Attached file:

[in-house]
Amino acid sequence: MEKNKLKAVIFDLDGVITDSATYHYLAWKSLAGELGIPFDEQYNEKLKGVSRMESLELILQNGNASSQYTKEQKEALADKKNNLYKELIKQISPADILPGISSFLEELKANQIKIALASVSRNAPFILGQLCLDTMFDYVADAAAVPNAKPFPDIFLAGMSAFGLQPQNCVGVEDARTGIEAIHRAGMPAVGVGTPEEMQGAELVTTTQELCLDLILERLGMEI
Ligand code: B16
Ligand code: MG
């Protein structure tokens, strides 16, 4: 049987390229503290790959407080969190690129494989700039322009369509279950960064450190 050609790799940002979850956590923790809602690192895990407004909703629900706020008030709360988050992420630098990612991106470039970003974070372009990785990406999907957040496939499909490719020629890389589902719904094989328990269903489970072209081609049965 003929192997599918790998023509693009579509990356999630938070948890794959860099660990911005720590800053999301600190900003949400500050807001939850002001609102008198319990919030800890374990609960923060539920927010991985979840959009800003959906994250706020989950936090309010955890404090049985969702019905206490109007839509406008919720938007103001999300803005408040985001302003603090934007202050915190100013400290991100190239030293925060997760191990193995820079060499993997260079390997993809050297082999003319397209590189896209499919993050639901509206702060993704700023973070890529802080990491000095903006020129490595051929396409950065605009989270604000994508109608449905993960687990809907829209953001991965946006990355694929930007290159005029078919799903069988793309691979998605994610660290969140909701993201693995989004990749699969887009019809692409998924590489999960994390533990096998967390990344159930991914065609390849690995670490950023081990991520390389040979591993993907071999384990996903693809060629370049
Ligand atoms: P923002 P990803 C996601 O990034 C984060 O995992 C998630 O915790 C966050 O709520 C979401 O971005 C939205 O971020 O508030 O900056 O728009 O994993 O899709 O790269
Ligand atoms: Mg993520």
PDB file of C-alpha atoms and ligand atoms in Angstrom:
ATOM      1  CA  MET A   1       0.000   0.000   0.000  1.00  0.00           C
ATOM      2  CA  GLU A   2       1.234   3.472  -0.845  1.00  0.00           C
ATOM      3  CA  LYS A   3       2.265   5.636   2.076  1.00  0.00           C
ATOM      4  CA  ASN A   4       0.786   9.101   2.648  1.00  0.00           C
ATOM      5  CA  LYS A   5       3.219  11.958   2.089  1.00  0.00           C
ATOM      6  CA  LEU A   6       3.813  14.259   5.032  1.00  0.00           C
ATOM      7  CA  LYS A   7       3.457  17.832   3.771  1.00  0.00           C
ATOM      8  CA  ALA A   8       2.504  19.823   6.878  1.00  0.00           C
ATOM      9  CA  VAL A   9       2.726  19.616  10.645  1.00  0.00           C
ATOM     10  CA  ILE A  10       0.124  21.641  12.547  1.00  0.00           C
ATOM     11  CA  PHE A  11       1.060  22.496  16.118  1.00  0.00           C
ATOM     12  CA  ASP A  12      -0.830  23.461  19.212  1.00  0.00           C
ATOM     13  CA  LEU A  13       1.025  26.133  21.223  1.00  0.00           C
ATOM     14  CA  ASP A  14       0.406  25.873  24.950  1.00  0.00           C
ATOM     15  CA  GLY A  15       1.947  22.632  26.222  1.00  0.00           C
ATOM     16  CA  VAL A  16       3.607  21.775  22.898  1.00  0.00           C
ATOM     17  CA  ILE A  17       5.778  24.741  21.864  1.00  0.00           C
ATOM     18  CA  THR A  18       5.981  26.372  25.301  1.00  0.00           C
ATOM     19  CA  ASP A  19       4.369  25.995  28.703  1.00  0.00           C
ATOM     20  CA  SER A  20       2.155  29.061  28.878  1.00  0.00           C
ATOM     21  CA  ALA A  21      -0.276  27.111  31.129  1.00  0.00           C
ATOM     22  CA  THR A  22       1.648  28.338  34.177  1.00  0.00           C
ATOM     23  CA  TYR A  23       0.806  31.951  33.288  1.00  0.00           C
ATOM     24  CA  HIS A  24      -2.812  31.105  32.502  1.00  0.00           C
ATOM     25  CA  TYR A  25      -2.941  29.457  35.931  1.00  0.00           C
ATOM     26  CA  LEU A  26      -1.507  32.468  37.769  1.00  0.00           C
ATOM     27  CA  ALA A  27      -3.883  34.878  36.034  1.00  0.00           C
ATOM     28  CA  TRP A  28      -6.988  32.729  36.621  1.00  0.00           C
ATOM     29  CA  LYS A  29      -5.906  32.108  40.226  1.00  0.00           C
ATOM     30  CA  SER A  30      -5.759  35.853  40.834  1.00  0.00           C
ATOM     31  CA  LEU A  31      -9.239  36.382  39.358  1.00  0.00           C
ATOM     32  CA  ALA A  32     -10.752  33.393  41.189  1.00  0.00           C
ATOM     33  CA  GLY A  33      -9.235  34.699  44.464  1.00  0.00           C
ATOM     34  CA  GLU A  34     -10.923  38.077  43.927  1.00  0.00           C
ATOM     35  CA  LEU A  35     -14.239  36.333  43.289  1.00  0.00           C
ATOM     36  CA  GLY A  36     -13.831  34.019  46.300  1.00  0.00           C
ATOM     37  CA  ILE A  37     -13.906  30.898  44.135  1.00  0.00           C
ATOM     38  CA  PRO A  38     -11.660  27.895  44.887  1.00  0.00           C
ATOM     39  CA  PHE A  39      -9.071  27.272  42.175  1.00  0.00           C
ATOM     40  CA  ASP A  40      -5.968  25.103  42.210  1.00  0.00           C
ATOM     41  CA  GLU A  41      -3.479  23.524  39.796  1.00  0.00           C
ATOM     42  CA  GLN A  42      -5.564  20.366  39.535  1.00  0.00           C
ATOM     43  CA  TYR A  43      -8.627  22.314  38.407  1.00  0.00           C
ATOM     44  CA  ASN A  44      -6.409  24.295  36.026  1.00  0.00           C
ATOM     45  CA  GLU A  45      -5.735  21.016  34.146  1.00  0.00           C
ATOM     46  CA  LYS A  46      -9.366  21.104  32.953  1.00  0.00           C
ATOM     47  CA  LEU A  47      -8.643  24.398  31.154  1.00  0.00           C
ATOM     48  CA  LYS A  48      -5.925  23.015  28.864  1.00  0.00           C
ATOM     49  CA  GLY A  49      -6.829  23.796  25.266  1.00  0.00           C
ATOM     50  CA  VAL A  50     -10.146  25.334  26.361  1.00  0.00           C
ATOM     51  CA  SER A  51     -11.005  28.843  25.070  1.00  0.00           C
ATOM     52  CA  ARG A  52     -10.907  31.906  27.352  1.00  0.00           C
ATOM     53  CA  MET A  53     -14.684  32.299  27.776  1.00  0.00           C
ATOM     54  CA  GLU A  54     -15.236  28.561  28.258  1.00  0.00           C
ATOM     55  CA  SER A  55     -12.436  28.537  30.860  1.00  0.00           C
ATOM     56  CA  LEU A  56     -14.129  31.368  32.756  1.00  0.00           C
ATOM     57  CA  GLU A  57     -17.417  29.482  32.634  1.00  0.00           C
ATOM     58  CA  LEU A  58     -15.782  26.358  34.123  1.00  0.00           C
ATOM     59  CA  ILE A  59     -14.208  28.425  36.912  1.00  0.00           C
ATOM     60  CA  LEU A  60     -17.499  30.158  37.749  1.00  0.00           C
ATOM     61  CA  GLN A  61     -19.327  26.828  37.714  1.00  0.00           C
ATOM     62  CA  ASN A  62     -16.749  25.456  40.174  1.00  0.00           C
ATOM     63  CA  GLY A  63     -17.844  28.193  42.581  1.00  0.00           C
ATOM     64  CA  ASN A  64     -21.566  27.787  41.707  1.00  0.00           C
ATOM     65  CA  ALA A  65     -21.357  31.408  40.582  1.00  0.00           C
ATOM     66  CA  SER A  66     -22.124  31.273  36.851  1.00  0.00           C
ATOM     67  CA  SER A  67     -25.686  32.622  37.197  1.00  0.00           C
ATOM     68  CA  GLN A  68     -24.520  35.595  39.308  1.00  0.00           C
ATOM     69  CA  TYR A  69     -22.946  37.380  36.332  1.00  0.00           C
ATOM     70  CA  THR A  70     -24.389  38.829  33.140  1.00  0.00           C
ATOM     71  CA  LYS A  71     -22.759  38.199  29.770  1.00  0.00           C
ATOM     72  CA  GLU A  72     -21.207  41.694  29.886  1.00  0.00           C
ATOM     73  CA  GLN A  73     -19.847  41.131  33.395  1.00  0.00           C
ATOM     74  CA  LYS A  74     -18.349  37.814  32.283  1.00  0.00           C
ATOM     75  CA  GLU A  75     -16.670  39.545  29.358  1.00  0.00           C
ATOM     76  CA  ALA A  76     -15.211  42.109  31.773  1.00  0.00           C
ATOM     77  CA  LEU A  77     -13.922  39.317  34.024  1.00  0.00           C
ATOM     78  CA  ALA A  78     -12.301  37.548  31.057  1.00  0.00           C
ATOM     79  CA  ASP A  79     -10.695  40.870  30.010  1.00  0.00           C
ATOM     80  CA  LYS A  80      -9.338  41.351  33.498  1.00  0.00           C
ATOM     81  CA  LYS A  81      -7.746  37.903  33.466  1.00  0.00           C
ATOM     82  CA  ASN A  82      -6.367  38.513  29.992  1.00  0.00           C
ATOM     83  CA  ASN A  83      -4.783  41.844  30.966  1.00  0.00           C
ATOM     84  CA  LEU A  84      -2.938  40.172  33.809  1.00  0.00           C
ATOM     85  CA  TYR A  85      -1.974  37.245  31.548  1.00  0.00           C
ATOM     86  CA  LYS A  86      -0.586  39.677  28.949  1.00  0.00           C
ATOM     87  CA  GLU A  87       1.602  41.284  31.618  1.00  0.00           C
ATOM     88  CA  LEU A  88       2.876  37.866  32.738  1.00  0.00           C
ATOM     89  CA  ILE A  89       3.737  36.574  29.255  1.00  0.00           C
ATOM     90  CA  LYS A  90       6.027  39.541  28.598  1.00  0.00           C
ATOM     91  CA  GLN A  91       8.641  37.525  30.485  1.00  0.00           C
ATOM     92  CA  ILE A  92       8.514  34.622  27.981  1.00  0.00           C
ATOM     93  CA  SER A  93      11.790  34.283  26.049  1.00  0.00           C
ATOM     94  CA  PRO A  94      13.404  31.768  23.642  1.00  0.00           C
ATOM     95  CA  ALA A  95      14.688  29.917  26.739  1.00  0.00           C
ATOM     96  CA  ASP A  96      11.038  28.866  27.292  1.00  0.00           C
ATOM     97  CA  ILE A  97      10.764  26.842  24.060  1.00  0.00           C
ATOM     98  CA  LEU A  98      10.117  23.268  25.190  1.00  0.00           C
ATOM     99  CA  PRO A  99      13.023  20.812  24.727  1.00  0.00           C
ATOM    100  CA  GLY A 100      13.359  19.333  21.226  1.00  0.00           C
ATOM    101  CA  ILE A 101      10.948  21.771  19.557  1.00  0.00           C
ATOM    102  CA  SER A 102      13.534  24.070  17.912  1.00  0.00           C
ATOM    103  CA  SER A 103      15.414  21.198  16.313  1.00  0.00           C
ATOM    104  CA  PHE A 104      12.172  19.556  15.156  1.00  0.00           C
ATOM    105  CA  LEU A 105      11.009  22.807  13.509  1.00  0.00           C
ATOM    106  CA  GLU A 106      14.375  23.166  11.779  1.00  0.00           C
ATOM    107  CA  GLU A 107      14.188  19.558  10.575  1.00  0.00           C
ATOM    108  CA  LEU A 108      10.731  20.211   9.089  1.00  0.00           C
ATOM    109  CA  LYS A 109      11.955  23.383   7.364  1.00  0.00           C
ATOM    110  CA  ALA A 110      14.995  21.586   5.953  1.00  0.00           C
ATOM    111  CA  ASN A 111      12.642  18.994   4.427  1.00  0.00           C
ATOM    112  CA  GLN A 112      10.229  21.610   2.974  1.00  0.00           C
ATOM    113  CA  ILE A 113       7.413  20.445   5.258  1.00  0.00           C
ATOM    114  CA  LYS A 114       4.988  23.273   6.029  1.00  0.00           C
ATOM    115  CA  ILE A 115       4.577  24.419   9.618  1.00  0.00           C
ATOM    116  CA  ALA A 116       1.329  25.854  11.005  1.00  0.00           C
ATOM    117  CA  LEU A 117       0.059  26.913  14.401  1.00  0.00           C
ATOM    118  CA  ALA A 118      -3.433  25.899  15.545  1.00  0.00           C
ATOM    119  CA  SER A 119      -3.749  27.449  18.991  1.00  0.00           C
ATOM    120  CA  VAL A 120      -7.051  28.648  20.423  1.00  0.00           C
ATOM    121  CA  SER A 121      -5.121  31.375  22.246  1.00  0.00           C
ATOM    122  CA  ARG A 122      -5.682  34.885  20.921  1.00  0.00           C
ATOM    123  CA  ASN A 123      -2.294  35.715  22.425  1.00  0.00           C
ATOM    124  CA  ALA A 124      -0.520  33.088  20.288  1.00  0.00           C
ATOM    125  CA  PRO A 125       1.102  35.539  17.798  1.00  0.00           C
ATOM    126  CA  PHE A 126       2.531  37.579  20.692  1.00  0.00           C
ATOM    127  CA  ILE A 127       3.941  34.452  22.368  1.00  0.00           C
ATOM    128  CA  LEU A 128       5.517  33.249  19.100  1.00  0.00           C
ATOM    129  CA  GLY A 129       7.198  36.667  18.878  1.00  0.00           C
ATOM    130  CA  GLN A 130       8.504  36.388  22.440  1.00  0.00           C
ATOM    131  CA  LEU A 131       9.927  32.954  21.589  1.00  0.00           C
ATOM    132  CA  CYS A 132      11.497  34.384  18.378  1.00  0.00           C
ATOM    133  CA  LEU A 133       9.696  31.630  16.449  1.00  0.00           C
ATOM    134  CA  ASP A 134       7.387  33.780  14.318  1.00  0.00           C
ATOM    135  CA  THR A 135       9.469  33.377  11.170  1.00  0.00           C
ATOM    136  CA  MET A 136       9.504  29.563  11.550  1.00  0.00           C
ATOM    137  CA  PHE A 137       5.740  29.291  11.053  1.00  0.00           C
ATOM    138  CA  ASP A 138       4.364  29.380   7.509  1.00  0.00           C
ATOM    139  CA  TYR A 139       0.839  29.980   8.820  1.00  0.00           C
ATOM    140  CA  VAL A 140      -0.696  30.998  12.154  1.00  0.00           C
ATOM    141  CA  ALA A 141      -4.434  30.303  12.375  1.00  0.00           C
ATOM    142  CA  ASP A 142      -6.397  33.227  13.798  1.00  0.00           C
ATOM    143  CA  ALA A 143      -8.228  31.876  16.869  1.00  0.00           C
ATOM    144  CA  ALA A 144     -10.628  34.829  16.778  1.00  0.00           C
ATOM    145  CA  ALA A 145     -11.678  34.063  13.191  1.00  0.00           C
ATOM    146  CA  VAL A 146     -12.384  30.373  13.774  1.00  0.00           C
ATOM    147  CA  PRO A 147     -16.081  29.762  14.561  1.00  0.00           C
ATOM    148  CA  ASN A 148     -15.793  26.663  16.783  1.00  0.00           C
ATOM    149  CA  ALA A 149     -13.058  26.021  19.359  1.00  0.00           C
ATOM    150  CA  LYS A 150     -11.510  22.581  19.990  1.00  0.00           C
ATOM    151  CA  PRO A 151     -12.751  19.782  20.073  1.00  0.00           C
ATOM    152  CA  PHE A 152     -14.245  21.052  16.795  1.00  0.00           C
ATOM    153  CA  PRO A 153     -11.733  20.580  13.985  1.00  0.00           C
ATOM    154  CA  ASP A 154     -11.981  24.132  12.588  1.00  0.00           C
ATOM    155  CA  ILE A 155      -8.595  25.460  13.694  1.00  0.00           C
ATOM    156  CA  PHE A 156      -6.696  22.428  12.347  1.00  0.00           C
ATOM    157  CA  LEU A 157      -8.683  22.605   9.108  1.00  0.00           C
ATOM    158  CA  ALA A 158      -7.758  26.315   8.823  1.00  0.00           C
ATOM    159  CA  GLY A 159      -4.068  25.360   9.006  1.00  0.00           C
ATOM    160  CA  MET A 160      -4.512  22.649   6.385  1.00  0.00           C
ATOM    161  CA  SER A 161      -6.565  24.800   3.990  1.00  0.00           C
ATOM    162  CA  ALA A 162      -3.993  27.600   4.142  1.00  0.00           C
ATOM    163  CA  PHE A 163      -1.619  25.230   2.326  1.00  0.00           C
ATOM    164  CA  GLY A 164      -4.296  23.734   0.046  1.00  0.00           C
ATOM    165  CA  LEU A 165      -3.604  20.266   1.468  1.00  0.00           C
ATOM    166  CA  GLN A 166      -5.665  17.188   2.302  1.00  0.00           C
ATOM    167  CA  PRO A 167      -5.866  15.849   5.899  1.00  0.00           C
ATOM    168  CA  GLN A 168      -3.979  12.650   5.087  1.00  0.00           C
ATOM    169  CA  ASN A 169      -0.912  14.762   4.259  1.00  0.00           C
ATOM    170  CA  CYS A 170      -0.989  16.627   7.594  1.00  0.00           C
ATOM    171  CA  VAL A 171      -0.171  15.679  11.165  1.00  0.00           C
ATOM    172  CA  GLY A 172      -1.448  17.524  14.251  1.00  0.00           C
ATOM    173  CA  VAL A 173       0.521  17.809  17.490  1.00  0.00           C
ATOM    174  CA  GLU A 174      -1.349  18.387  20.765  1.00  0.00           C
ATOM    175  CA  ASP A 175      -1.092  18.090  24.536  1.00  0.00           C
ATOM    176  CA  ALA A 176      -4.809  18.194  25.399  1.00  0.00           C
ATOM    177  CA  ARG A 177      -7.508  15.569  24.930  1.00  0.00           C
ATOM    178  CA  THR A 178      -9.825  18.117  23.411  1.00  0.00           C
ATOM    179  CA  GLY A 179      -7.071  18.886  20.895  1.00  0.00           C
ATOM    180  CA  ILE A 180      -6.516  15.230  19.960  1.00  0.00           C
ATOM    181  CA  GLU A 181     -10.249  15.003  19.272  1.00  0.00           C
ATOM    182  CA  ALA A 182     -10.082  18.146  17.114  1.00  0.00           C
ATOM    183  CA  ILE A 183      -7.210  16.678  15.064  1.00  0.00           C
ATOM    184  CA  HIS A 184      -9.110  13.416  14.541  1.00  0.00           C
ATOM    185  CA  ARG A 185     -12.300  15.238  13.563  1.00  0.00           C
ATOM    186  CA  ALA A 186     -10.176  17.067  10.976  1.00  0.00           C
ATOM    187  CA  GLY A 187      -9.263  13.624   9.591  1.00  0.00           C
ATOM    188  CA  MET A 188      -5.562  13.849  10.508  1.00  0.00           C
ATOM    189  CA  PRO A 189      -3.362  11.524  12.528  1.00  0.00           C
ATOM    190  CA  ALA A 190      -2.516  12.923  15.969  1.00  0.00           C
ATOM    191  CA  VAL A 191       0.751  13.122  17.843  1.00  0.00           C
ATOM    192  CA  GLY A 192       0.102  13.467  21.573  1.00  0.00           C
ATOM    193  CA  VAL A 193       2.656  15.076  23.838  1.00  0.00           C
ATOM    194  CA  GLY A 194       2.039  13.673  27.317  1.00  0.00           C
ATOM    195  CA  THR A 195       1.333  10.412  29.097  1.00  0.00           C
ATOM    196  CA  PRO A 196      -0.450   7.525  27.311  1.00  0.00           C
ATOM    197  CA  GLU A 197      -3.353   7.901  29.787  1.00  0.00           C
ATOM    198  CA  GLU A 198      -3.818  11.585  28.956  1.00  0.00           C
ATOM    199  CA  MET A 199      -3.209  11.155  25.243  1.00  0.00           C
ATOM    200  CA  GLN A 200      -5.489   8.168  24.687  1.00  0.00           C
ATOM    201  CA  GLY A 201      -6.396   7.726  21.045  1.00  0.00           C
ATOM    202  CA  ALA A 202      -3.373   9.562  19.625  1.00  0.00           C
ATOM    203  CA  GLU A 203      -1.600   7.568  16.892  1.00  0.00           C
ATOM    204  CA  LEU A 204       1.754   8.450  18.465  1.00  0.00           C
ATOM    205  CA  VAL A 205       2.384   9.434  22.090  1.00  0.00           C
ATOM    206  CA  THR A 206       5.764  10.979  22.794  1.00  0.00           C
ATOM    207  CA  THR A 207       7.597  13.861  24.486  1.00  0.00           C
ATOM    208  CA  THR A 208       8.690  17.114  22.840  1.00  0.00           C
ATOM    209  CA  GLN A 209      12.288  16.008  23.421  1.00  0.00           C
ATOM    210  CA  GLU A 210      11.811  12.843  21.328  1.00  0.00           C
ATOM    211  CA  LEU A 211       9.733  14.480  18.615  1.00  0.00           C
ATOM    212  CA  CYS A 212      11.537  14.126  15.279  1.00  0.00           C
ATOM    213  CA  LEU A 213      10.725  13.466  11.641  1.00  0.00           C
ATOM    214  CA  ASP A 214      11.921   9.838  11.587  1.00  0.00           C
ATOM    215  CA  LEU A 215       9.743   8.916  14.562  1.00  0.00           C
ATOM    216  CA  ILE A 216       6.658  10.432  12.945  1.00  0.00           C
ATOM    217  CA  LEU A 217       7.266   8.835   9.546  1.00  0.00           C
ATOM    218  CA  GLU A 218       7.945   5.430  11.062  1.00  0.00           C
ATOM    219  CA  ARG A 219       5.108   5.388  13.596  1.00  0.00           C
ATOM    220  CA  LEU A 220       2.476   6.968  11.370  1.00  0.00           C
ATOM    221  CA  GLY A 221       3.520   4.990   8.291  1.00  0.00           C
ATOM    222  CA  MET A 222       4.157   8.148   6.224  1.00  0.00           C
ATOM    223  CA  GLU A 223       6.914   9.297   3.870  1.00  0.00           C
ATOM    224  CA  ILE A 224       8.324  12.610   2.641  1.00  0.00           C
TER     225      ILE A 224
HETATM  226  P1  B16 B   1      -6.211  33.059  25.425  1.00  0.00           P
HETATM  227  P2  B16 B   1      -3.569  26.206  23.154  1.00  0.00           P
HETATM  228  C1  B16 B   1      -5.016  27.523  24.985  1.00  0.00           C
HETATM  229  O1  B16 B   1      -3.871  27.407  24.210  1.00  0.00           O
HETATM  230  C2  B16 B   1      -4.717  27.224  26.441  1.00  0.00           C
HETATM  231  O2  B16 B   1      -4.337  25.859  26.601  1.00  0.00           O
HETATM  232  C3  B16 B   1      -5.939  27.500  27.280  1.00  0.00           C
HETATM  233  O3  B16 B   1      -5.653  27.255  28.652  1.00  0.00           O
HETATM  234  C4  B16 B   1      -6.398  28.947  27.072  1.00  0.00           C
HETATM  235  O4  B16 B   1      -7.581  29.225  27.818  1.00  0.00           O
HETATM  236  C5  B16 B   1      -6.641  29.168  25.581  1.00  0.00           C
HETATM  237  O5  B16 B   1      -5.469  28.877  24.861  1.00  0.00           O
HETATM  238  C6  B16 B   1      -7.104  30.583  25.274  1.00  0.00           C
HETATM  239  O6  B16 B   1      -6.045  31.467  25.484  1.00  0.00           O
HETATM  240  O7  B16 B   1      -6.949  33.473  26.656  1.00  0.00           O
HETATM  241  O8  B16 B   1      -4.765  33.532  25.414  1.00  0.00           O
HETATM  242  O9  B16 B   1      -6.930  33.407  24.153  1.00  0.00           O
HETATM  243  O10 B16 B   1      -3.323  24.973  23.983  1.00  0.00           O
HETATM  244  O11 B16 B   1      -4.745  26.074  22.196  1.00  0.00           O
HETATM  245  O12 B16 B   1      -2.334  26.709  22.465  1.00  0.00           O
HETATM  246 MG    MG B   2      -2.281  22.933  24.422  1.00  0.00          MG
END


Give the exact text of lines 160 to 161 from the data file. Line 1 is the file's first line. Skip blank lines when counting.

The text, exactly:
ATOM    152  CA  PHE A 152     -14.245  21.052  16.795  1.00  0.00           C
ATOM    153  CA  PRO A 153     -11.733  20.580  13.985  1.00  0.00           C